Dutch ING customers targeted by iPhone worm

Dutch ING customers targeted by iPhone worm

A malicious iPhone worm targeting online customers of ING in the Netherlands has been identified by security outfit F-Secure.

The worm only targets jailbroken iPhones which have SSH (secure shell) remote access installed and have not changed the default password.

It redirects the bank's customers to a fake site with a log-in screen connected to a Web-based command and control centre in Lithuania. The worm can then behave like a botnet, enabling the phone to be accessed or controlled remotely without the permission of its owner.

F-Secure says the new worm is not widespread, but it is much more serious than the recently discovered first iPhone worm, Ikee, as it seems to try to steal information from the devices.

Mikko Hypponen, research director, F-Secure, told the BBC that, although only a few hundred handsets are thought to be infected so far, the worm could jump from phone to phone among owners using the same wi-fi hotspot.

An ING spokesperson told the BBC that a a warning would be put on the bank's official Web site and call centre staff briefed on the potential security threat.

Comments: (2)

A Finextra member
A Finextra member 23 November, 2009, 17:45Be the first to give this comment the thumbs up 0 likes

The story of ING customers having their iPhone's targeted by malware is important on several levels. If the attack indeed just leaves jailbroken phones vulnerable than let's remember what this means: only sophisticated users would be directly vulnerable. Yet because there are two major classes of victims in identity crimes (companies such as banks, merchants and processors and of course the account- or identity-holders themselves) industry needs to be very concerned given the growth of mobile banking and eventuality of mobile payments. In the US, our latest research finds that fully 53% of iPhone users are engaging in mobile banking, showing that iPhones rather than the broader category of smartphones are the device for industry technology and marketing professionals to watch. Two other facts: 1) ING is among the leaders for customer protection, having attained perfect fraud resolution scores in Javelin's just-published Banking Safety Scorecard (tied with Navy Federal CU, PNC and Wells Fargo) and 2) the coming wave of mobile security threats are all the more reason to harness the natural strengths of mobile banking, which is it's inherent "always on" detection capabilities. For banks with real-time transaction capabilities and alerts that give consumers iPod like control over their money and identity, we can team up to drive fraud down.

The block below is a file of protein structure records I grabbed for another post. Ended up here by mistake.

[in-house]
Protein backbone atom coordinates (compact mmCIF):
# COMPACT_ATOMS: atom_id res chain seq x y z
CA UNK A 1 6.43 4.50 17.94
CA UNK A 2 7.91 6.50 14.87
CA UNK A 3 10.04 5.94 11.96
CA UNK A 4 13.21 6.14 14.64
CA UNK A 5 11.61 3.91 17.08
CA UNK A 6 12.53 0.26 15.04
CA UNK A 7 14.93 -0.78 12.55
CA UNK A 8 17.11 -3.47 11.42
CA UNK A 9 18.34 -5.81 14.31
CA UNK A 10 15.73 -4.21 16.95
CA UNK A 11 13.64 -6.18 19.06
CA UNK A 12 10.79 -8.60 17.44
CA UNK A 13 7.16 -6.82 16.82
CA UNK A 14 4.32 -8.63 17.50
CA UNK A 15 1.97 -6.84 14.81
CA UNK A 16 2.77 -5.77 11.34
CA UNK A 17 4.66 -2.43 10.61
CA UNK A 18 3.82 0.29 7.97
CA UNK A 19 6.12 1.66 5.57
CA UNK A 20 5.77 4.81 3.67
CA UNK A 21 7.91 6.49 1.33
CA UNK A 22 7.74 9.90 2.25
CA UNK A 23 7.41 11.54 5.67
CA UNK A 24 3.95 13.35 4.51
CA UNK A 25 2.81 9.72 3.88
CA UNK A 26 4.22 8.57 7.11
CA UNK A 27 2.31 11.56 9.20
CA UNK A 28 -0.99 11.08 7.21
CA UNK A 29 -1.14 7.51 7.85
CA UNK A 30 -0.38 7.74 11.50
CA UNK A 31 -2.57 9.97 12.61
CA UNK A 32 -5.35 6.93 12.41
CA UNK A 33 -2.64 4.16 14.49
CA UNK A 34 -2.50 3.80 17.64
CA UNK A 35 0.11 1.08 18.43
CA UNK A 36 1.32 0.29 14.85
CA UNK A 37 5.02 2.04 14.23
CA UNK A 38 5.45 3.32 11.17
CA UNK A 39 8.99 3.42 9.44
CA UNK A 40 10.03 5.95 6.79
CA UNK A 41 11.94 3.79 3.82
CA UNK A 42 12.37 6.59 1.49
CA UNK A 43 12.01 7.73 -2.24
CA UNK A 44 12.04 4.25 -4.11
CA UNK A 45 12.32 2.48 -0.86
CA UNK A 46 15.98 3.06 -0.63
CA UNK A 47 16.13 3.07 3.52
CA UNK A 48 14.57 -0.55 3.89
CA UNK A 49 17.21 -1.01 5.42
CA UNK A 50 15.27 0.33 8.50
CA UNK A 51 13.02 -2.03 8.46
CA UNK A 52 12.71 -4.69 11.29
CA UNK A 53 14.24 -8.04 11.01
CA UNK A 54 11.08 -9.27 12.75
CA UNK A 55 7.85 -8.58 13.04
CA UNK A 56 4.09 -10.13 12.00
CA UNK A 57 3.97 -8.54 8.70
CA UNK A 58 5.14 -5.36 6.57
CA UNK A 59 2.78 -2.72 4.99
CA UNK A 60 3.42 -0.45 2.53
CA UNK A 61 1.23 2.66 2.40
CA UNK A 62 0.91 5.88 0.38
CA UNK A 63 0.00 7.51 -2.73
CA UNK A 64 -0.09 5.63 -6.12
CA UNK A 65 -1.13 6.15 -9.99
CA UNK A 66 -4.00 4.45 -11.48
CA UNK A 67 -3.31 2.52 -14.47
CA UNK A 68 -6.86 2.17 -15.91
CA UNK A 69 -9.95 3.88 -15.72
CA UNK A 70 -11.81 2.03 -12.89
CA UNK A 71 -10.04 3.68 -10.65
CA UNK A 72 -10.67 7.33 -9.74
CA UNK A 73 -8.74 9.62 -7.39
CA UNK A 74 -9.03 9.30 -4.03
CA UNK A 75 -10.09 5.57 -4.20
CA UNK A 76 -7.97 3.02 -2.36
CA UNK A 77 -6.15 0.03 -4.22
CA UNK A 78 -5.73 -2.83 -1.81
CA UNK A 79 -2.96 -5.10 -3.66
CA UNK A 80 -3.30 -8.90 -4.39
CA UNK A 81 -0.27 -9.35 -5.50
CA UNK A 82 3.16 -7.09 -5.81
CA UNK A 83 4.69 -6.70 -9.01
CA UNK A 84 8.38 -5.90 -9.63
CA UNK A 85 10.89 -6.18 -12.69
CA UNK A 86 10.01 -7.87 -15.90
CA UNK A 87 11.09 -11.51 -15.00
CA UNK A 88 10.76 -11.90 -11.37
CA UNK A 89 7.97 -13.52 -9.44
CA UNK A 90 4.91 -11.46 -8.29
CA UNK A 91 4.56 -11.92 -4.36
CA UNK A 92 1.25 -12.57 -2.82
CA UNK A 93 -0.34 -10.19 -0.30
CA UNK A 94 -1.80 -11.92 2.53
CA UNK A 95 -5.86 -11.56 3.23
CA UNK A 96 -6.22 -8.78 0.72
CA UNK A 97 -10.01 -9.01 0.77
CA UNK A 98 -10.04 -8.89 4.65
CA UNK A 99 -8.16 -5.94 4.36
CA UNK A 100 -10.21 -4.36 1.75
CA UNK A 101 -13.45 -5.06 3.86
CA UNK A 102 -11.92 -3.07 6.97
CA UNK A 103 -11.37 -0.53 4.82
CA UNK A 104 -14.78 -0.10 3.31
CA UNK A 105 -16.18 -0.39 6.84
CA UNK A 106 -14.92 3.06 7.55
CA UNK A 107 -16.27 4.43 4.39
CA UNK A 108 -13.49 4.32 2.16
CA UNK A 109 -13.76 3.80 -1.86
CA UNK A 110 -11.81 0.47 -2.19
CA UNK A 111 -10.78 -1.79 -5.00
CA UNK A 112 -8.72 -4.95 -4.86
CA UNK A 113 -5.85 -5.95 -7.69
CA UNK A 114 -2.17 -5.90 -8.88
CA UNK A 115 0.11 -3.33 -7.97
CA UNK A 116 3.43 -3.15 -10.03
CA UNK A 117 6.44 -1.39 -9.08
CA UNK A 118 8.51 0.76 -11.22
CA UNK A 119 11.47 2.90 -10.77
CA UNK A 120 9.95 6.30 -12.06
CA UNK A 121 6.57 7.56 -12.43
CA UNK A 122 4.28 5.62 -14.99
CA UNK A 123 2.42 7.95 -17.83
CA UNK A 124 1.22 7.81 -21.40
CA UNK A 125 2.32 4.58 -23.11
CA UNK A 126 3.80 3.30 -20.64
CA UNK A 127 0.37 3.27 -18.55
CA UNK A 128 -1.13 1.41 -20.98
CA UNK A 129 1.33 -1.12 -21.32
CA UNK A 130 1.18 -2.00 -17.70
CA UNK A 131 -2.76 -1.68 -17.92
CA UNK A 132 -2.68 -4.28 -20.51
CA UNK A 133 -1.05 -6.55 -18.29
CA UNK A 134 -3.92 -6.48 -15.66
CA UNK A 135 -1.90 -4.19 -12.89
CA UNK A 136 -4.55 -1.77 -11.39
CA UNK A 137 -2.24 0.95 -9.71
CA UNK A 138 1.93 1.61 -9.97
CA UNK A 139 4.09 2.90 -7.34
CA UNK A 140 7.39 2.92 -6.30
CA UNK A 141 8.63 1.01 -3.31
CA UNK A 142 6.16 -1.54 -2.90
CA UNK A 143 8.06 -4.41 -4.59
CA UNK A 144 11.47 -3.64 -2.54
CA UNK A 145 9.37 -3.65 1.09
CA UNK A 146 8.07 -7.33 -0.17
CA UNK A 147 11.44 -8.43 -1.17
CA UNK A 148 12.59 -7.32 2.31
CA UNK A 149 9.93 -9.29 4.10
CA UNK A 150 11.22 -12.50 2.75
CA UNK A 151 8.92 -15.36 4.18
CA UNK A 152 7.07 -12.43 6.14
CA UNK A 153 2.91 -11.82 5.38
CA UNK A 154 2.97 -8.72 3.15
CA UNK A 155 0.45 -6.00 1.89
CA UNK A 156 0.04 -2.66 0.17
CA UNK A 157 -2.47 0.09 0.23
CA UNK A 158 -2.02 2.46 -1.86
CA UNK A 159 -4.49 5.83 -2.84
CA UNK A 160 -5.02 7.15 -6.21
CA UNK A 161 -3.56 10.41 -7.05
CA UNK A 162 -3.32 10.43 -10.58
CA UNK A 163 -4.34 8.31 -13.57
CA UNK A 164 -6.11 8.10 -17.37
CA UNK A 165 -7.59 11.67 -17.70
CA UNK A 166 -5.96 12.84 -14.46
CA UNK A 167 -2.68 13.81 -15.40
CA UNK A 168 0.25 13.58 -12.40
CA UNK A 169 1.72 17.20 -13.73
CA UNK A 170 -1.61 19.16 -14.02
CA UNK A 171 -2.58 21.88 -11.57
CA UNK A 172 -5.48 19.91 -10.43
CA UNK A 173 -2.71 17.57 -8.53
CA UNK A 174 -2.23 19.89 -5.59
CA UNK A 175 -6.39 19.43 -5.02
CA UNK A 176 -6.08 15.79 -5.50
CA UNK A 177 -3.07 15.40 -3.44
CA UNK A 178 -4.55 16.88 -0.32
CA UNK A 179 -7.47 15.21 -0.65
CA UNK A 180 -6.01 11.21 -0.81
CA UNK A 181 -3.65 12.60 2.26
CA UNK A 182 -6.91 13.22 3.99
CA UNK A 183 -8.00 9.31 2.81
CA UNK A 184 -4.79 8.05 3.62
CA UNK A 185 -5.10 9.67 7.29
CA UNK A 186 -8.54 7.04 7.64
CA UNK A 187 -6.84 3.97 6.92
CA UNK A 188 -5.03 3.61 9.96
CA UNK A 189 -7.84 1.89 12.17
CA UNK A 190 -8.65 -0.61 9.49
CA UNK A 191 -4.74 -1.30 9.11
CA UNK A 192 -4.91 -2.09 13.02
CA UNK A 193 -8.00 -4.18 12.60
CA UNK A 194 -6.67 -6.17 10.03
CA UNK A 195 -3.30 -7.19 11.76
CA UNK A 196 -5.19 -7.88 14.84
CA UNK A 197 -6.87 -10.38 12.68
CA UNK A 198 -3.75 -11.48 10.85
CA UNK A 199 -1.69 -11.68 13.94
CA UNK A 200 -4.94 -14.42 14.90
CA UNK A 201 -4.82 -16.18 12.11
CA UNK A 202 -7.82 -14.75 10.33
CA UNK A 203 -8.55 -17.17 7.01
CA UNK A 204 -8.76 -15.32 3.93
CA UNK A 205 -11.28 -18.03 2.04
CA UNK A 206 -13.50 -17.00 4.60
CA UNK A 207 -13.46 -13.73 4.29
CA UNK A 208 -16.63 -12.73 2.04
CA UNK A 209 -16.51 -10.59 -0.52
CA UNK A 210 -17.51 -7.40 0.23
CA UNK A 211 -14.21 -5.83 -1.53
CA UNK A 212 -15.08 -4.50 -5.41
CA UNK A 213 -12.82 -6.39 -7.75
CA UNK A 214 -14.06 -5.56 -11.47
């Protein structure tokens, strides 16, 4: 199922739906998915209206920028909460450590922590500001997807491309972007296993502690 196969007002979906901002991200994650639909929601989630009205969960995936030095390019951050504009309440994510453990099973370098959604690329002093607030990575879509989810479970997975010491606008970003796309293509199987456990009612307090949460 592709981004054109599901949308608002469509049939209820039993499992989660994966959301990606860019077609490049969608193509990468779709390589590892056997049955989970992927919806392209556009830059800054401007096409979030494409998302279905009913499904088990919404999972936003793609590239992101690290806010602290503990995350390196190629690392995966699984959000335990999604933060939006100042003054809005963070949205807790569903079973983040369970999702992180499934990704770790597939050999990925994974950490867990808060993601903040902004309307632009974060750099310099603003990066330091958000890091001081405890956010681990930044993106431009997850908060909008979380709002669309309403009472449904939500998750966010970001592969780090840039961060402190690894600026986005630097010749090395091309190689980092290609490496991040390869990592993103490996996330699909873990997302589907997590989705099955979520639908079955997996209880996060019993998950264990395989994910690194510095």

A Finextra member
A Finextra member 24 November, 2009, 07:12Be the first to give this comment the thumbs up 0 likes

I agree, but lets say in Hungary and in some countries around, Apple iPhone is the most popular smartphone, while Blackberry is lagging far behind. Mobile banking is widely used from iPhones (in a good portion of cases jailbroken iPhones), so the vulnerability is there.